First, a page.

The defending NBA champions, the Miami Heat, are once again poised to win the Southeast Division crown after adding several key players this offseason. With the only other division winner – the Orlando Magic – in disarray over the future of center Dwight Howard, can anyone really challenge and unseat the Heat at the top of the division?
PG: Mario Chalmers
SG: Dwyane Wade
SF: LeBron James
PF: Shane Battier
C: Chris Bosh
Bench: Ray Allen, Norris Cole, Rashard Lewis, Udonis Haslem, Mike Miller, Joel Anthony, Dexter Pittman
Year Two of Miami’s “Big Three” experiment yielded much better results than last season’s loss in the NBA Finals, as LeBron James won his first NBA title and Finals MVP award. As with most championship teams, they didn’t make too many drastic moves so as to not disturb the chemistry of their title-winning squad.
They did, however, make their perimeter game even more deadly, by signing one of the best shooters in NBA history, Ray Allen. Allen left Boston on somewhat shaky terms, meaning the rematch in Boston this season should be an interesting game to watch. The Heat also signed Rashard Lewis, who had been traded to New Orleans from Washington, but was amnestied. If he can regain the form from his earlier years in Orlando, Miami could very easily win a second straight title.
One glaring hole in the Heat’s roster, however, is their lack of dependable post players. Outside of Bosh, none of the forwards or centers on the team really strike fear into the hearts of post defenders. The team’s gameplan obviously revolves around James and Wade, but if Bosh were to go down with an injury (like in last season’s playoffs), things could get difficult in South Beach.
PG: Jameer Nelson
SG: Jason Richardson
SF: Hedo Turkoglu
PF: Glen Davis
C: Dwight Howard
Bench: J.J. Redick, Chris Duhon, Quentin Richardson, Justin Harper, Gustavo Ayon, Earl Clark, Andrew Nicholson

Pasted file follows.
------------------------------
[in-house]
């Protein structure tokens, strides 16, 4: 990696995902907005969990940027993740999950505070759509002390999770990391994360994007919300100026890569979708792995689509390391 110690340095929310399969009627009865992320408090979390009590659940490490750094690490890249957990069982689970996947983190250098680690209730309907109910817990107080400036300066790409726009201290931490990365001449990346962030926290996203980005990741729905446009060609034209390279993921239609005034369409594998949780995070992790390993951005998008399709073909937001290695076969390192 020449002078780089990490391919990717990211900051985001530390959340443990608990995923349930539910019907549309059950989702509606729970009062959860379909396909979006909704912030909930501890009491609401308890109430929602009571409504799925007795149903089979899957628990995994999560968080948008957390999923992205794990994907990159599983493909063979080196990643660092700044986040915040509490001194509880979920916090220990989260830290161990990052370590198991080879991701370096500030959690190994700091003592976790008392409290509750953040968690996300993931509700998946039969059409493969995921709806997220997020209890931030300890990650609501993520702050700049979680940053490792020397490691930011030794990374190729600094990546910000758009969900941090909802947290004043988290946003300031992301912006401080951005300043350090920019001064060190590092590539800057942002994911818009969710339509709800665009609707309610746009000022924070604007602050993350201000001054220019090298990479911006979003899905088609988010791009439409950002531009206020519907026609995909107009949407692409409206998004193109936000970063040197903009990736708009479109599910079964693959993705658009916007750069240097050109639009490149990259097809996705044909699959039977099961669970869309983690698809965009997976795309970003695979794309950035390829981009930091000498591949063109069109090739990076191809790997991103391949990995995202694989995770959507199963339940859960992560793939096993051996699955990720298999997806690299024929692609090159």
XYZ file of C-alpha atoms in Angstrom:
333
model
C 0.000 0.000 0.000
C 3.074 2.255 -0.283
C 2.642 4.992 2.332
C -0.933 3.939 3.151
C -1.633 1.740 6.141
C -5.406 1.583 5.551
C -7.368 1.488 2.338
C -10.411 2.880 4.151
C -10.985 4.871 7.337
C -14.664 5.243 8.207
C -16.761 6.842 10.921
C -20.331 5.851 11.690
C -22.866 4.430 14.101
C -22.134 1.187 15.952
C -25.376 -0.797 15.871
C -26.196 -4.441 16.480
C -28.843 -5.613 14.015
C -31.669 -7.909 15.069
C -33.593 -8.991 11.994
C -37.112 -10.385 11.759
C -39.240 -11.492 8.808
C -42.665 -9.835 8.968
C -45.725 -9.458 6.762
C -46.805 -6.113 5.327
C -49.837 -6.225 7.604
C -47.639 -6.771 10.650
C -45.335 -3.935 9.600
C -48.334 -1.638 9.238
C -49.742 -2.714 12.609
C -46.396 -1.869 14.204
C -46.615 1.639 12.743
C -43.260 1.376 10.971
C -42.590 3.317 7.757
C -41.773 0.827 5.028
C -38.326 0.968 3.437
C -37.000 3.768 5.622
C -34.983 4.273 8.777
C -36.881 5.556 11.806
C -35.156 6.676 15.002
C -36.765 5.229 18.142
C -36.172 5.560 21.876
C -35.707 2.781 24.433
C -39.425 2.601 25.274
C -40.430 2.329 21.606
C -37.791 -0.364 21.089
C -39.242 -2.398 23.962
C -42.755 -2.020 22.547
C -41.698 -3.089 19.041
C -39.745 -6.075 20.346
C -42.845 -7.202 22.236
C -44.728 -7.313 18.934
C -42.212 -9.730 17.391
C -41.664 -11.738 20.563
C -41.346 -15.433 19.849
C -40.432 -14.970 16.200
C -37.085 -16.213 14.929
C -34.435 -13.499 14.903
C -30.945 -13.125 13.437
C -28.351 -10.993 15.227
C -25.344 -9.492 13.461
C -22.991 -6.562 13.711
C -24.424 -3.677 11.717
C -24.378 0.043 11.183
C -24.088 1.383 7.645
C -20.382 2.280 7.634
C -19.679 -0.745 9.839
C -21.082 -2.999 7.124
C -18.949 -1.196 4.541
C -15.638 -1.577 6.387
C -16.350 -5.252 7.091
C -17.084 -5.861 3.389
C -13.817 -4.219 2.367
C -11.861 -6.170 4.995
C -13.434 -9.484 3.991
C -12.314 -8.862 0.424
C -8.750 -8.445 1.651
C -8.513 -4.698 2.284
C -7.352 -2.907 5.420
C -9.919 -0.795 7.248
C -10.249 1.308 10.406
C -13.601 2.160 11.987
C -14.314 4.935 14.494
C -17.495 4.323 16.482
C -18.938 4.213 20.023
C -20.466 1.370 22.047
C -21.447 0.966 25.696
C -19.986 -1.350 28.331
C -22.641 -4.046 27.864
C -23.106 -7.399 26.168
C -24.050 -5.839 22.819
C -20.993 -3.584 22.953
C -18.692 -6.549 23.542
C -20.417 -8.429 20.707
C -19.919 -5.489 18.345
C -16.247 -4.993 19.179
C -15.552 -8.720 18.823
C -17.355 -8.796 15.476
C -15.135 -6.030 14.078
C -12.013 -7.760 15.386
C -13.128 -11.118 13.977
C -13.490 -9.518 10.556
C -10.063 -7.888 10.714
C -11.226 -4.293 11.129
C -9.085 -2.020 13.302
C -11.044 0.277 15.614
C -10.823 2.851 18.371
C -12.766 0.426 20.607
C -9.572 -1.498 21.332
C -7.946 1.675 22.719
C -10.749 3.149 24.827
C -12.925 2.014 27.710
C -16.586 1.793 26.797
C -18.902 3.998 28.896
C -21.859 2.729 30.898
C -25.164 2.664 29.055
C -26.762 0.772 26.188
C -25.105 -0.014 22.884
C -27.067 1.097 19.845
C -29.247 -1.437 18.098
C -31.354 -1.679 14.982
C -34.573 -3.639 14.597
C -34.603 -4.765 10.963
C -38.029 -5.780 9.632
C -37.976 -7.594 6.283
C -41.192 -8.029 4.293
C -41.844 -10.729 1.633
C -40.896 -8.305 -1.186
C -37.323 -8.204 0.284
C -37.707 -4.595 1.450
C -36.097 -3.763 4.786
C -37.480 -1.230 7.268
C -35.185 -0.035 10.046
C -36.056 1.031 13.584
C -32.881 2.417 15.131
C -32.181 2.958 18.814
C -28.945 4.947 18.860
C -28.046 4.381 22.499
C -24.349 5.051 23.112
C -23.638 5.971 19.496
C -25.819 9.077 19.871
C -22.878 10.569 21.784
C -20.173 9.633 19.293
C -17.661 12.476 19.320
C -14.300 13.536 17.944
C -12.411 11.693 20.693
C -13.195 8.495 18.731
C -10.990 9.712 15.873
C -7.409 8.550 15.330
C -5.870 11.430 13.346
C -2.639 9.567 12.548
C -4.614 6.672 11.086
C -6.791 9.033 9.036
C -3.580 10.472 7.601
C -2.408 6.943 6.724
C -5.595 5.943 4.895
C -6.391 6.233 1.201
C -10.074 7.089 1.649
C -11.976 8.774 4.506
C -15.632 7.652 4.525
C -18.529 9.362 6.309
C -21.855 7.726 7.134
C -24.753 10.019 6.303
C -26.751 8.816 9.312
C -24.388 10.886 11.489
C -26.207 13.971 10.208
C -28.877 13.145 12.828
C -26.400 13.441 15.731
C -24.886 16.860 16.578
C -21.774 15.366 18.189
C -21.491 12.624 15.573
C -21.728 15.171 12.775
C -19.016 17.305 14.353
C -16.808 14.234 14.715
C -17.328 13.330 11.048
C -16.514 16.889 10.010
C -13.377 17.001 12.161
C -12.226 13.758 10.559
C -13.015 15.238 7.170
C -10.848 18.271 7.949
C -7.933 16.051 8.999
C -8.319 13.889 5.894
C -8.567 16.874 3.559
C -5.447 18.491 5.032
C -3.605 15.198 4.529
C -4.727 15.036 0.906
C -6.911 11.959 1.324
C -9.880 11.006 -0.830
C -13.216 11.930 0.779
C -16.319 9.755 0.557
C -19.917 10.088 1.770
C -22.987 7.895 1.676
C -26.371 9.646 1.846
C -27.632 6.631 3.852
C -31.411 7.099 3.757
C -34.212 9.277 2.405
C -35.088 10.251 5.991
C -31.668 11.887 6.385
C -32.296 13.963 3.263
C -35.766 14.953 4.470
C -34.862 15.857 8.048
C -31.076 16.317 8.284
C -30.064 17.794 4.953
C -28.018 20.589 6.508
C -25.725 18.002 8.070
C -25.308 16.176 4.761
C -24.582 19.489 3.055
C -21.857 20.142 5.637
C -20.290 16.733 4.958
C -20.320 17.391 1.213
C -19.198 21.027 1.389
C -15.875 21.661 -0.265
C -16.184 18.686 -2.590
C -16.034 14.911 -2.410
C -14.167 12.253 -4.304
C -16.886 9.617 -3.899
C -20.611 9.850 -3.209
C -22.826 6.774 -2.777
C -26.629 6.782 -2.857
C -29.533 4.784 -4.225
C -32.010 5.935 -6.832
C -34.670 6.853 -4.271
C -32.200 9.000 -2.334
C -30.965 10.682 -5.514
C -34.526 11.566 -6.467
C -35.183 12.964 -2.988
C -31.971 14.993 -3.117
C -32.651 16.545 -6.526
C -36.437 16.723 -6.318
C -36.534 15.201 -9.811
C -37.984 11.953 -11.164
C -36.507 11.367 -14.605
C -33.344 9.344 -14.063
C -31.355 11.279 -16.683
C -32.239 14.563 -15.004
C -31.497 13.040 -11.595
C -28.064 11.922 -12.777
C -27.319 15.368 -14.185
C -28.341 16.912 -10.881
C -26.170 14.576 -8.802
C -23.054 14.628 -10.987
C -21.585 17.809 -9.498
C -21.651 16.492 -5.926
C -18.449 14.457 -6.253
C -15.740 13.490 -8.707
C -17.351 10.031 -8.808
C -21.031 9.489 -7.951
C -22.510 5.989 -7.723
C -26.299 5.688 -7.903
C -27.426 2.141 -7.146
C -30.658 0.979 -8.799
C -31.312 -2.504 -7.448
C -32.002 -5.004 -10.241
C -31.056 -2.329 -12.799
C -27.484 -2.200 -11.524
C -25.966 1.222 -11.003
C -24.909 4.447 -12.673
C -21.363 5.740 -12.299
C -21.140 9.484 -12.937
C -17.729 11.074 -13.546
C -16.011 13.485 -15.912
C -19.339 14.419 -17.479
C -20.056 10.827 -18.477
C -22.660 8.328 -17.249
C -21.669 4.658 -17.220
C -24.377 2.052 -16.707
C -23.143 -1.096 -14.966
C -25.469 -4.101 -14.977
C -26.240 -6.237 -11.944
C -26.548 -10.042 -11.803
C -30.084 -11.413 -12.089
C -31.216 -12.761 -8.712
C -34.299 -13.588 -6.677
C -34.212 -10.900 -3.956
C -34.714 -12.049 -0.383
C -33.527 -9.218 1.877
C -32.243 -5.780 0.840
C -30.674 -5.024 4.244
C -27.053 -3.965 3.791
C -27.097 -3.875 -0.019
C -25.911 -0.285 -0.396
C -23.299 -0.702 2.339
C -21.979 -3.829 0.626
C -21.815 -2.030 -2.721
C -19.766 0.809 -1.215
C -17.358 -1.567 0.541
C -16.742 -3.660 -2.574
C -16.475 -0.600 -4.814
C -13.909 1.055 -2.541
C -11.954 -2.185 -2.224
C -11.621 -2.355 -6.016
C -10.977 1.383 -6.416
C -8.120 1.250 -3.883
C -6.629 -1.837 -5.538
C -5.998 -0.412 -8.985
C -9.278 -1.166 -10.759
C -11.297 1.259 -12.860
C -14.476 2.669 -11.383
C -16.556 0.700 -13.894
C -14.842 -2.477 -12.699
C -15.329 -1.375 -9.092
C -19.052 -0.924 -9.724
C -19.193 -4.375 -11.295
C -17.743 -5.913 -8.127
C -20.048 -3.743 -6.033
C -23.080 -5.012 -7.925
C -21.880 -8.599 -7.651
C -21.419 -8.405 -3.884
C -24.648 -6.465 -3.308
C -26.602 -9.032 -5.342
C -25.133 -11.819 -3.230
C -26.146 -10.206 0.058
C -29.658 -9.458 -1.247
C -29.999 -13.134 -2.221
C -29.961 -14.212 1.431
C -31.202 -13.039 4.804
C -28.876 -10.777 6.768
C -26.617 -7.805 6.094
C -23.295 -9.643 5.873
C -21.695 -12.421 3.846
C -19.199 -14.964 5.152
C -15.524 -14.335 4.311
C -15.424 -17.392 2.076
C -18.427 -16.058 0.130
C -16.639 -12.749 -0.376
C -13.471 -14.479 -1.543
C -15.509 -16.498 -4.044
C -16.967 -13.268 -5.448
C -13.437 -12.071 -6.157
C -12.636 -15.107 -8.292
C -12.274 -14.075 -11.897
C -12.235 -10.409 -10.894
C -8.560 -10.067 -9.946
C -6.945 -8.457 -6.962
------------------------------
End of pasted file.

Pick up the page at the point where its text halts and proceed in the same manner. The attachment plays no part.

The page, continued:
With Dwight Howard’s antics leaving his future in Orlando very much up in the air, it’s not hard to see just how much the Magic need him to stick around. There are some solid complementary pieces on the roster (Davis, Redick, Richardson) and promising young talent (Nicholson, Kyle O’Quinn) but they could very easily be this season’s Bobcats.
The Magic’s new ownership hasn’t really done much to convince Howard that staying in town is a good idea, resigning an average point guard in Nelson and trading away their second-best big man, Ryan Anderson. With Anderson winning the Most Improved Player last year, it’s difficult to see how trading him for Ayon, a 6’10” forward who averaged just 4.9 rebounds in 2011, makes much sense. If Howard stays in Orlando for at least another season, it’ll help them avoid being a totally unwatchable team; if he bolts, look out – this could be an ugly season for newly hired GM Rob Hennigan.
PG: John Wall
SG: Bradley Beal
SF: Trevor Ariza
C: Emeka Okafor
Bench: Jordan Crawford, Jan Vesely, Kevin Seraphin, A.J. Price, Trevor Booker, Shelvin Mack, Chris Singleton
For the first time in a long time, the Wizards might just have a competent, cohesive roster. After ridding themselves of three ‘headache’ players (Rashard Lewis, JaVale McGee, Andray Blatche) in the last few months, while also revamping through trades and the draft, could GM Ernie Grunfeld finally be making the right moves?